Great Advice Before Your Daughter Dates

kristyfox —  February 18, 2015 — Leave a comment

A good friend of mine recently published her first book. It’s great. It’s a funny, clever, witty look at the struggles and joys that single girls encounter. It’s a great book for girls in their college years and beyond and important for dads to read as well as there are nuggets of helpful insight into the ways girls operate. Who couldn’t use a little insight into their daughters, especially as they begin to navigate the waters of boys and dating?

girl and boy

Cindy, the author, lays out some important principles that she learned along her life and her dating journey; principles about value, worth, boundaries and finding yourself in the midst of it all. These principles are great to pass along as your daughter begins to even think about dating.

One of the most important things for your daughter is her view of herself and the way that a healthy view of herself will help her navigate the “boy waters” ahead. Cindy and other contributing authors share their stories of success and of failure in this arena. The below is an excerpt from her book worth passing along verbally and with your actions to your daughters.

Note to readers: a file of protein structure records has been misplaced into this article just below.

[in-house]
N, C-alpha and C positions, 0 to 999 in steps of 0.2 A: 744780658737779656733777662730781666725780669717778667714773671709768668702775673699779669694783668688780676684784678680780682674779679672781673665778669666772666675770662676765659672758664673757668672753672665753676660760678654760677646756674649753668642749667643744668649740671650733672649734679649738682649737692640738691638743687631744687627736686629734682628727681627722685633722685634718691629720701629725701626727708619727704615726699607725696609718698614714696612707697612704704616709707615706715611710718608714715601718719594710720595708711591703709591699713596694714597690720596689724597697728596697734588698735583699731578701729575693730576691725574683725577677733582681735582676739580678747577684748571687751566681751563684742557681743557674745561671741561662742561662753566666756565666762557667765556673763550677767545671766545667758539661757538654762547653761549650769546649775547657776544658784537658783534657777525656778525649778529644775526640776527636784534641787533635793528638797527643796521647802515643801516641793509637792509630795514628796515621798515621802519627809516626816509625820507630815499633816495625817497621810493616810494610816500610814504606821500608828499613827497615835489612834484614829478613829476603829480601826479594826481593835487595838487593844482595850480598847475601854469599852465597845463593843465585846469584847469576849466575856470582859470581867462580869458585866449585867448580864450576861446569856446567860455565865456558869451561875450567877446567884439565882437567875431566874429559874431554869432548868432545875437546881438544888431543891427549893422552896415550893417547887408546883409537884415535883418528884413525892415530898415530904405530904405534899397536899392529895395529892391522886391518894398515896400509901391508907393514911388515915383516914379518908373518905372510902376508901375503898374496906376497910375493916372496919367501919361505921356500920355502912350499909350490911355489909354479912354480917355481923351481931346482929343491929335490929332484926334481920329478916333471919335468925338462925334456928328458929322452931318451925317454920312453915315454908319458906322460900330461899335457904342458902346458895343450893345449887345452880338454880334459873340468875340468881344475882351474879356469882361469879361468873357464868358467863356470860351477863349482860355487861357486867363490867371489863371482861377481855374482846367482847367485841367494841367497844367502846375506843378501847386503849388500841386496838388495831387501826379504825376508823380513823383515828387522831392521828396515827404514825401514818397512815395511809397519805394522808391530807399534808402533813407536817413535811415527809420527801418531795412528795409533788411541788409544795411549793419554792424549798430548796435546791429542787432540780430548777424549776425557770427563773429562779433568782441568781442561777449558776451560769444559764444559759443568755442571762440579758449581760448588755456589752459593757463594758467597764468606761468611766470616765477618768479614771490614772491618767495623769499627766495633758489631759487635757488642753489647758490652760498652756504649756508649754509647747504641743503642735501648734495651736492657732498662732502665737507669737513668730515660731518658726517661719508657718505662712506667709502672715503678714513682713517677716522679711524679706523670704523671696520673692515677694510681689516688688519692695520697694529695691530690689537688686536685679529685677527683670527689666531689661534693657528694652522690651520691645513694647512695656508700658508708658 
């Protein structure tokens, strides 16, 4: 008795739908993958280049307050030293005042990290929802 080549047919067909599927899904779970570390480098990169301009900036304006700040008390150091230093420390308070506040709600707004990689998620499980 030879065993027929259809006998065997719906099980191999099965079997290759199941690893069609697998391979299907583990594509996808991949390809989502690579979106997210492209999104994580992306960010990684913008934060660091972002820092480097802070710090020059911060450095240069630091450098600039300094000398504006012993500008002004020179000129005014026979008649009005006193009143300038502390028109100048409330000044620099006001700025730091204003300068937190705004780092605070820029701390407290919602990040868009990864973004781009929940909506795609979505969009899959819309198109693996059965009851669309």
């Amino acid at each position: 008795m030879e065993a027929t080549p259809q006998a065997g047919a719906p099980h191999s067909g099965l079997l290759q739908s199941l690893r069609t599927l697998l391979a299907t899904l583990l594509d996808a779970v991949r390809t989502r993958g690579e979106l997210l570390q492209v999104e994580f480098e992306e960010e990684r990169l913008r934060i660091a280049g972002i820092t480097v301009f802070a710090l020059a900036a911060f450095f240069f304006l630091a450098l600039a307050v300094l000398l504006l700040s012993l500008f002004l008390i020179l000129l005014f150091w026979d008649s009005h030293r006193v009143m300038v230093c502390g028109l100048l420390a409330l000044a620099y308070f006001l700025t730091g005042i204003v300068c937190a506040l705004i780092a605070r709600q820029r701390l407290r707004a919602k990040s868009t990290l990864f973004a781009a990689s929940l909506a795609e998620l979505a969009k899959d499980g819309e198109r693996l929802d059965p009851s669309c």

“Now when I meet a guy I want to ask me out, I say to myself, “He should ask me out”. And a lot of the time he does. Things didn’t change because I suddenly looked so much better. I wasn’t funnier, better at flirting, or nicer. I believe their responses changed as a result of the change in me. When I finally and confidently owned my beauty and worth, they did too.
The vibe you and I put out when we believe the man standing in front of us would be lucky to spend time with us actually makes a difference. Before every date, Jody and I always tell each other, “You are the prize.” It may sound a little cheesy, but when you and I know our worth, it sends a message to us and the guys we date about what he can and can’t get away with.” (p26 – Who’s Picking Me Up From the Airport)

Dads – you have a great role in this. Your daughter wants and needs to be reminded about the truth of her worth and beauty. The more she hears it, the more it will start to feel like it’s true. You get to be the first man to speak truth into the life and heart of your daughter and simultaneously point her to the God who preciously calls her “my beloved”. Trust me – she listens more than you know!

Kristy Fox




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